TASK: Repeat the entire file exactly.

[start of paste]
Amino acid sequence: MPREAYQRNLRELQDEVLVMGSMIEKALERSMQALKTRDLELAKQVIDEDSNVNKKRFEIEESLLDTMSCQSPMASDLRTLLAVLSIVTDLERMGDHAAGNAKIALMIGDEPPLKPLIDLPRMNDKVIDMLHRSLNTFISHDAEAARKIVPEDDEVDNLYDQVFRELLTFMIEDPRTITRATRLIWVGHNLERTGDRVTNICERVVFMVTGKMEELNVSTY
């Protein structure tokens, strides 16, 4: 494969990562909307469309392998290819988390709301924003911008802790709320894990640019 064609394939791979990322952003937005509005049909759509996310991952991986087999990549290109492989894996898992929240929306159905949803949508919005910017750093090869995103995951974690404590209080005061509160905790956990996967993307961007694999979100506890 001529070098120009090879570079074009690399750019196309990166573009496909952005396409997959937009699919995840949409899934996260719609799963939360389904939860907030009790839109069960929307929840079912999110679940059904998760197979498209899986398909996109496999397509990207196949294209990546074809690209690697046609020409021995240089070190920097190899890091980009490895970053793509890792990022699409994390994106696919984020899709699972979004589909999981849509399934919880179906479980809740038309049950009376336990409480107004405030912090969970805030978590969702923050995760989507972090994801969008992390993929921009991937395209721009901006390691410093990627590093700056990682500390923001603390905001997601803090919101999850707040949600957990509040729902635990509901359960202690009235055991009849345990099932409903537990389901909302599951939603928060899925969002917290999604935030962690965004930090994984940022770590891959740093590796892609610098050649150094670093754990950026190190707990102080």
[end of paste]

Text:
Amino acid sequence: MPREAYQRNLRELQDEVLVMGSMIEKALERSMQALKTRDLELAKQVIDEDSNVNKKRFEIEESLLDTMSCQSPMASDLRTLLAVLSIVTDLERMGDHAAGNAKIALMIGDEPPLKPLIDLPRMNDKVIDMLHRSLNTFISHDAEAARKIVPEDDEVDNLYDQVFRELLTFMIEDPRTITRATRLIWVGHNLERTGDRVTNICERVVFMVTGKMEELNVSTY
């Protein structure tokens, strides 16, 4: 494969990562909307469309392998290819988390709301924003911008802790709320894990640019 064609394939791979990322952003937005509005049909759509996310991952991986087999990549290109492989894996898992929240929306159905949803949508919005910017750093090869995103995951974690404590209080005061509160905790956990996967993307961007694999979100506890 001529070098120009090879570079074009690399750019196309990166573009496909952005396409997959937009699919995840949409899934996260719609799963939360389904939860907030009790839109069960929307929840079912999110679940059904998760197979498209899986398909996109496999397509990207196949294209990546074809690209690697046609020409021995240089070190920097190899890091980009490895970053793509890792990022699409994390994106696919984020899709699972979004589909999981849509399934919880179906479980809740038309049950009376336990409480107004405030912090969970805030978590969702923050995760989507972090994801969008992390993929921009991937395209721009901006390691410093990627590093700056990682500390923001603390905001997601803090919101999850707040949600957990509040729902635990509901359960202690009235055991009849345990099932409903537990389901909302599951939603928060899925969002917290999604935030962690965004930090994984940022770590891959740093590796892609610098050649150094670093754990950026190190707990102080």